Volume > Issue > Sheldon Vanauken, R.I.P.

Sheldon Vanauken, R.I.P.


By Dale Vree | December 1996

Sheldon Vanauken died on October 28 of cancer. His name graced our masthead since our December 1979 issue, when both he and the NOR were Anglican. For someone whose name was corrupted from van Auken to Vanauken, he was strangely Anglophilic. Though born and raised in the U.S., he insisted, for example, that labor be spelled “labour.” He loved the English tradition, especially the Church of England, and even its American transplant, the Episcopal Church. He was a high romantic, an aesthete, and a sentimentalist, and he was profoundly loyal to his friends. He wrote to your Editor, “How could a civilized person — how could a gentleman — want to be anything but Anglican?” But there was a nagging problem: Truth. He continued: “I don’t want to go [to Rome]; but I’m beginning to fear I must.” And, amazingly (for a man of his sensibility), he did — in 1981.

In 1983 the NOR followed Van to Rome, and to this day there’s been a steady stream of pilgrims making the trek to Rome. Van (as he was known to his friends) was a pioneer.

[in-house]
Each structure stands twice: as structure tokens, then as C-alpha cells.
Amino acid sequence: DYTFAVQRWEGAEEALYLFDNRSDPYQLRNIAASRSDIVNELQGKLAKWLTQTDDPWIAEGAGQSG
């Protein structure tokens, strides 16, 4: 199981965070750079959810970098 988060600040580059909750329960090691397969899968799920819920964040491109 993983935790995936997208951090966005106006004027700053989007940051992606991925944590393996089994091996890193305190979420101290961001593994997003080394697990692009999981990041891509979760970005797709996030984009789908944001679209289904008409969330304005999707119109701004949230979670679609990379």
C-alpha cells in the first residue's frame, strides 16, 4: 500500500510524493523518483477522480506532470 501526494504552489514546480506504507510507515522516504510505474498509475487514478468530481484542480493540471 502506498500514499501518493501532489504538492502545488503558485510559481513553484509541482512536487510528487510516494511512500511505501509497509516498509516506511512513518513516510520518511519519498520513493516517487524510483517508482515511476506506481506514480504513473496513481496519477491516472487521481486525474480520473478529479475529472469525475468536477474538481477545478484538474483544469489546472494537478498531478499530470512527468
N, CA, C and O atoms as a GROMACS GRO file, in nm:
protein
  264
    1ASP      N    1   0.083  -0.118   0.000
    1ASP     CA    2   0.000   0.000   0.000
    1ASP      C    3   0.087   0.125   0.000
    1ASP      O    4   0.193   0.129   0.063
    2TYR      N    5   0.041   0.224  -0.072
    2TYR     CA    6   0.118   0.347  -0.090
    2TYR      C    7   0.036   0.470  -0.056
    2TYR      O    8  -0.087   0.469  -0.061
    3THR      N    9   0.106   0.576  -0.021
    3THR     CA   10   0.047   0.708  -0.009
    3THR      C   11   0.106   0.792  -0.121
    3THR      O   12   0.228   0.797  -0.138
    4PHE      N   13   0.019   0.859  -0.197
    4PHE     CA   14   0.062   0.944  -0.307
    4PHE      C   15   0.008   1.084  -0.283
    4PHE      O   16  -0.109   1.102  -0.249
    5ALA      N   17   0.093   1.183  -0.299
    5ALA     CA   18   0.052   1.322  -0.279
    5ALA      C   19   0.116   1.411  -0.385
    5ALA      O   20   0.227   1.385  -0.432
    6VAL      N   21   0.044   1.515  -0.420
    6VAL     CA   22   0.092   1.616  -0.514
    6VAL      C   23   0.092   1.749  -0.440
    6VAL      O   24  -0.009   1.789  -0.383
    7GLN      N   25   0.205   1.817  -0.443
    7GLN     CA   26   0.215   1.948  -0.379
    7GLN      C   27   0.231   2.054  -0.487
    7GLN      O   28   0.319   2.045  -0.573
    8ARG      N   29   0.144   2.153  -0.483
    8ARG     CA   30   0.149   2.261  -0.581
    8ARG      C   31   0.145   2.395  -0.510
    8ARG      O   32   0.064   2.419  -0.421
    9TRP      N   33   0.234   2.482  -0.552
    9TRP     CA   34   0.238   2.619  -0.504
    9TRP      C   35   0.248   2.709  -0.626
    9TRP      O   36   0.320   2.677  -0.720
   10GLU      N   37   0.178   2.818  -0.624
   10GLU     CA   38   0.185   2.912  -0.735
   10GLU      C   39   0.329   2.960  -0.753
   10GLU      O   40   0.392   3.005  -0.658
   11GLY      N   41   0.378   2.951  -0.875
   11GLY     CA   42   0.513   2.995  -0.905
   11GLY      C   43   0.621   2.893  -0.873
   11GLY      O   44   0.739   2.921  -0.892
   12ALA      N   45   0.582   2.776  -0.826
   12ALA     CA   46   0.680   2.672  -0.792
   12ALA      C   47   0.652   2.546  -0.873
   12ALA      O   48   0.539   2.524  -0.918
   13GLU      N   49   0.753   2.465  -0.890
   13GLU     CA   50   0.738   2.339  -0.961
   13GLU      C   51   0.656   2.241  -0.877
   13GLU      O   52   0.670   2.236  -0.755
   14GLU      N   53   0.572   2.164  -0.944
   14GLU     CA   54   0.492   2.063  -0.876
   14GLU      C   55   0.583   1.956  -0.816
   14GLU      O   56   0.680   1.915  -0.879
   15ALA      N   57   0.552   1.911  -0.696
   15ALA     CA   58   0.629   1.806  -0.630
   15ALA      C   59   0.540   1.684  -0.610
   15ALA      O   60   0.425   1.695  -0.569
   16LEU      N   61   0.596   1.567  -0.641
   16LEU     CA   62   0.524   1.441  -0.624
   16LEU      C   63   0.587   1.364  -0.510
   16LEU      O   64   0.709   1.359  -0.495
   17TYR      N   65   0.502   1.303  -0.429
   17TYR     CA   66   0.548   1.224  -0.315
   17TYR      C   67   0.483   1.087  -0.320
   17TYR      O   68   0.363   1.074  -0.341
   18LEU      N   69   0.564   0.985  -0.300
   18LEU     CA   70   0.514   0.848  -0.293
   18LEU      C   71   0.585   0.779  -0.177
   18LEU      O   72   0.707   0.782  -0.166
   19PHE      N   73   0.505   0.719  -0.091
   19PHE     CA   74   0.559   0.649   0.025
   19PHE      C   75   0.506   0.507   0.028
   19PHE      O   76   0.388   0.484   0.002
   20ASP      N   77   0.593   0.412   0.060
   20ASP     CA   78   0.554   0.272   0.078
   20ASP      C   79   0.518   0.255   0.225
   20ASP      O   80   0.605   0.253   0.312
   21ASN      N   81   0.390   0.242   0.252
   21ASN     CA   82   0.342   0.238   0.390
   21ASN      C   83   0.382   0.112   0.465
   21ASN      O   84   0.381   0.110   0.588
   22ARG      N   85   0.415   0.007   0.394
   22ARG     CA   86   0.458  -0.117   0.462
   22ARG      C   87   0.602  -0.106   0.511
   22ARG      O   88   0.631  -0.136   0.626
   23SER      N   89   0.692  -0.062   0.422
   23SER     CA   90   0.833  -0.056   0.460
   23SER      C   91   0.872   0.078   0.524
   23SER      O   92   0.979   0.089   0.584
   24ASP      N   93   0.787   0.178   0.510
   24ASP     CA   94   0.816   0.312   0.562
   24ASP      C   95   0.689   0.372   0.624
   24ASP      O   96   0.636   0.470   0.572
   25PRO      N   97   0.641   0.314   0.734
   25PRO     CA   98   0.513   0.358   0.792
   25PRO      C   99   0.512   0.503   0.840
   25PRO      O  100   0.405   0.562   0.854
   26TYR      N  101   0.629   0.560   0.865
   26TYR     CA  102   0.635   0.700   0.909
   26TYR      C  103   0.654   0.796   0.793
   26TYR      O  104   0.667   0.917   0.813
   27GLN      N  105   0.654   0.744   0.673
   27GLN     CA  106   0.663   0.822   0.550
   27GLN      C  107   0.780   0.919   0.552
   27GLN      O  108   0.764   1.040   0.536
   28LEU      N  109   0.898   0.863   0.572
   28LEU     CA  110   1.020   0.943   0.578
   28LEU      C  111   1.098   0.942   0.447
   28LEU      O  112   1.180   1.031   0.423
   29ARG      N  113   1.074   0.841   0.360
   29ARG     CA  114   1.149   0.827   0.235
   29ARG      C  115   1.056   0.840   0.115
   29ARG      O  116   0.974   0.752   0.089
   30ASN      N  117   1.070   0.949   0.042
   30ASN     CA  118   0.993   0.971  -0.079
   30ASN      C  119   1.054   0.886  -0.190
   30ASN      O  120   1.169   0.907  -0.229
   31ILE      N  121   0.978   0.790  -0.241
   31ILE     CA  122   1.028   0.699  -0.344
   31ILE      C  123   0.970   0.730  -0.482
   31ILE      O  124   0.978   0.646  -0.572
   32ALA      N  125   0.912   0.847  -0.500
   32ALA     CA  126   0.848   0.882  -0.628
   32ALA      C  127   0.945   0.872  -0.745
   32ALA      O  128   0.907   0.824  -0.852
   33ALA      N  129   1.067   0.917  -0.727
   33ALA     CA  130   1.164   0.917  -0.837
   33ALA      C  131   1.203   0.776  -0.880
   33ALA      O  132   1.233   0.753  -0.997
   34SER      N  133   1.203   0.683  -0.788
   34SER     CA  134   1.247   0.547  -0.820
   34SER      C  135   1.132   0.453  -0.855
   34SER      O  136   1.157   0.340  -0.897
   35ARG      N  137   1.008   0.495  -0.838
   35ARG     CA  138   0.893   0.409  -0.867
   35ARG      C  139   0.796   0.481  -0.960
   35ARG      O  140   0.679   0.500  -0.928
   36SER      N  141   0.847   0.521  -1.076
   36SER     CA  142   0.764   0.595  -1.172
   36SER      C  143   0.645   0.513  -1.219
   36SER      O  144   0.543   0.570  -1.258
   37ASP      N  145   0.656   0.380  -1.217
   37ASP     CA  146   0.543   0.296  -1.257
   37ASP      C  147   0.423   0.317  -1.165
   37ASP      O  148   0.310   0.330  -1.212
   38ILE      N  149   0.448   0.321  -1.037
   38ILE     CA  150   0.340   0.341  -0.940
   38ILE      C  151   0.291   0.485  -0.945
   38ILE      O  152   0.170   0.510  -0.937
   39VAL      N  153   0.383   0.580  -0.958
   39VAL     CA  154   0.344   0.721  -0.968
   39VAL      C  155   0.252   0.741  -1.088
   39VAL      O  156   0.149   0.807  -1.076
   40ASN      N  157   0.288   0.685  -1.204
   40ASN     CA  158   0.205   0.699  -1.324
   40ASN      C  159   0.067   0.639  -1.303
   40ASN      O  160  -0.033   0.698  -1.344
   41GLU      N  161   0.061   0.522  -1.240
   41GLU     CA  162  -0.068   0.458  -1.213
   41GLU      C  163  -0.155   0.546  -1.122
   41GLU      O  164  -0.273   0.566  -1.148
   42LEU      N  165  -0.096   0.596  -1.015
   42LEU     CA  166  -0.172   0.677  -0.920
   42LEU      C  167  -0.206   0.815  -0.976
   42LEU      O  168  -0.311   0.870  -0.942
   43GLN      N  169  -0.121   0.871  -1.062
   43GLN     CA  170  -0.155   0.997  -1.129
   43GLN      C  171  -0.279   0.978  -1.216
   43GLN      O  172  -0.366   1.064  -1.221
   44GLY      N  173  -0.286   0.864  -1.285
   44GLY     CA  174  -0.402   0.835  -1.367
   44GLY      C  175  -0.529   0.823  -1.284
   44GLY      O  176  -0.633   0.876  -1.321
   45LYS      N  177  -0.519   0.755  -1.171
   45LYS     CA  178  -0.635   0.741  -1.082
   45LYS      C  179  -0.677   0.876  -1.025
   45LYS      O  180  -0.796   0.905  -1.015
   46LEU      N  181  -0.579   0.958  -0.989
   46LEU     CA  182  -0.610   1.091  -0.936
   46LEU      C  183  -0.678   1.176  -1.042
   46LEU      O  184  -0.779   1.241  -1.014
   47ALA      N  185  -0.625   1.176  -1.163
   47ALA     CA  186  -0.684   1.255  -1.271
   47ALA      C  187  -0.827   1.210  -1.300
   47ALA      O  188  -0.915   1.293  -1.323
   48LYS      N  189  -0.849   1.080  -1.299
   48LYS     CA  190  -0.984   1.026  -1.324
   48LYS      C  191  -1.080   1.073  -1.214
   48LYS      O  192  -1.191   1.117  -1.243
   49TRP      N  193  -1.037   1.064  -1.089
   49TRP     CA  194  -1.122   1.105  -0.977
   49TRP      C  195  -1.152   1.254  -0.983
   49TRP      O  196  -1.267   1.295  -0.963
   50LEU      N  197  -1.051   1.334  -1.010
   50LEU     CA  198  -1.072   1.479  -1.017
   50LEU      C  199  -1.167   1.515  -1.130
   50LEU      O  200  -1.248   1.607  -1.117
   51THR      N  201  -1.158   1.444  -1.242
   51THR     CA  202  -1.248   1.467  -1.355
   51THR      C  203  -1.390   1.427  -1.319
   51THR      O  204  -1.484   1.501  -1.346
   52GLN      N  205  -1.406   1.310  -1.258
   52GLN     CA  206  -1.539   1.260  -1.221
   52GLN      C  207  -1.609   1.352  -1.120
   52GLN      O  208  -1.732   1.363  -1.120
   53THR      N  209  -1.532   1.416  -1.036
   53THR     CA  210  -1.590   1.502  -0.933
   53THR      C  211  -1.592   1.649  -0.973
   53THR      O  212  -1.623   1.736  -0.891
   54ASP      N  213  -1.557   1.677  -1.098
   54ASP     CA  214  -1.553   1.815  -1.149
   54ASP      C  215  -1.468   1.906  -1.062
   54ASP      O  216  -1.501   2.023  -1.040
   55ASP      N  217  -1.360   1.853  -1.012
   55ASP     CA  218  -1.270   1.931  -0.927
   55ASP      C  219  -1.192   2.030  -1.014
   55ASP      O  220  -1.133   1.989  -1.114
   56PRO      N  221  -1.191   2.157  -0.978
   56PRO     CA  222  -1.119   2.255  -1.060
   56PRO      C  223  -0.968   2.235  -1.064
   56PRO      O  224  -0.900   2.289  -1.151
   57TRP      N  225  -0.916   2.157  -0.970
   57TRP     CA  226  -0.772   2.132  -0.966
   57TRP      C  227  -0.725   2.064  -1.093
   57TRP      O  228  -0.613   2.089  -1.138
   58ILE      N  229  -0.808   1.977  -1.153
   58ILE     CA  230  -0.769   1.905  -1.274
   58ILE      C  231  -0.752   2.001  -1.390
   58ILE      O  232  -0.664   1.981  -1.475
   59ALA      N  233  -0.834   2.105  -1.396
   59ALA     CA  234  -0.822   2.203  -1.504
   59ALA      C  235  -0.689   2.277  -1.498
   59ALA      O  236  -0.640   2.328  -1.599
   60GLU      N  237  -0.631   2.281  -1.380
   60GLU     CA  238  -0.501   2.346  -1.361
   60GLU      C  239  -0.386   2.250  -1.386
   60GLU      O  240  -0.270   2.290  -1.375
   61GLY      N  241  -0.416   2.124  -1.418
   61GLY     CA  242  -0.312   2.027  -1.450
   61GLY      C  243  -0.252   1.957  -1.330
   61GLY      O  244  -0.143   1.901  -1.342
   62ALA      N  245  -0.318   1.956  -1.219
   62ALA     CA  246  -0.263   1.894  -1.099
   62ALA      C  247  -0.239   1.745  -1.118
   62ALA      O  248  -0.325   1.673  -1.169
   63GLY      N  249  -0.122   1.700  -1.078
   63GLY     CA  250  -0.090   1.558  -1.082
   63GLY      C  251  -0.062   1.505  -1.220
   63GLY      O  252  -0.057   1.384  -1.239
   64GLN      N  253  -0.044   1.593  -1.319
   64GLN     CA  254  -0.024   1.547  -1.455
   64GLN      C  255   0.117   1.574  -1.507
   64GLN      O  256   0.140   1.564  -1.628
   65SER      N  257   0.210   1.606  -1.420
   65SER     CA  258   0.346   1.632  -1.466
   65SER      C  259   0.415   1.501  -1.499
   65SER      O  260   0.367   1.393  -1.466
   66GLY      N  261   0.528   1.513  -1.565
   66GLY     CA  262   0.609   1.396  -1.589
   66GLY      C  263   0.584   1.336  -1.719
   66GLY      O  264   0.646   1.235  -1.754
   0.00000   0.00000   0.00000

We note with gratitude that Van was absolutely loyal to the NOR. He wrote for us regularly, and even donated money. And, personally, he brought us many new subscribers. Above all, he helped lead many people, both personally and through his writings, to Christ and His Holy Roman Catholic Church.

Van’s book A Severe Mercy (HarperCollins), which celebrated his love for his young wife, “Davy,” is already a classic. When Davy died in the mid-1950s, Van was totally heartbroken, and was tempted to commit suicide. C.S. Lewis, in a letter to his friend Van (printed in A Severe Mercy), set him straight. Lewis told Van that suicide would likely not reunite Van with his beloved and saintly Davy: “You might be digging an eternally unbridgeable chasm. Disobedience is not the way to get near to the obedient.” And Van, who had wanted no children and had none, was scolded by Lewis: “You were not cutting the wood of life according to the grain…. You spared her (very wrongly) the pains of childbirth: do not evade your own, the travail you must undergo while Christ is being born in you.”

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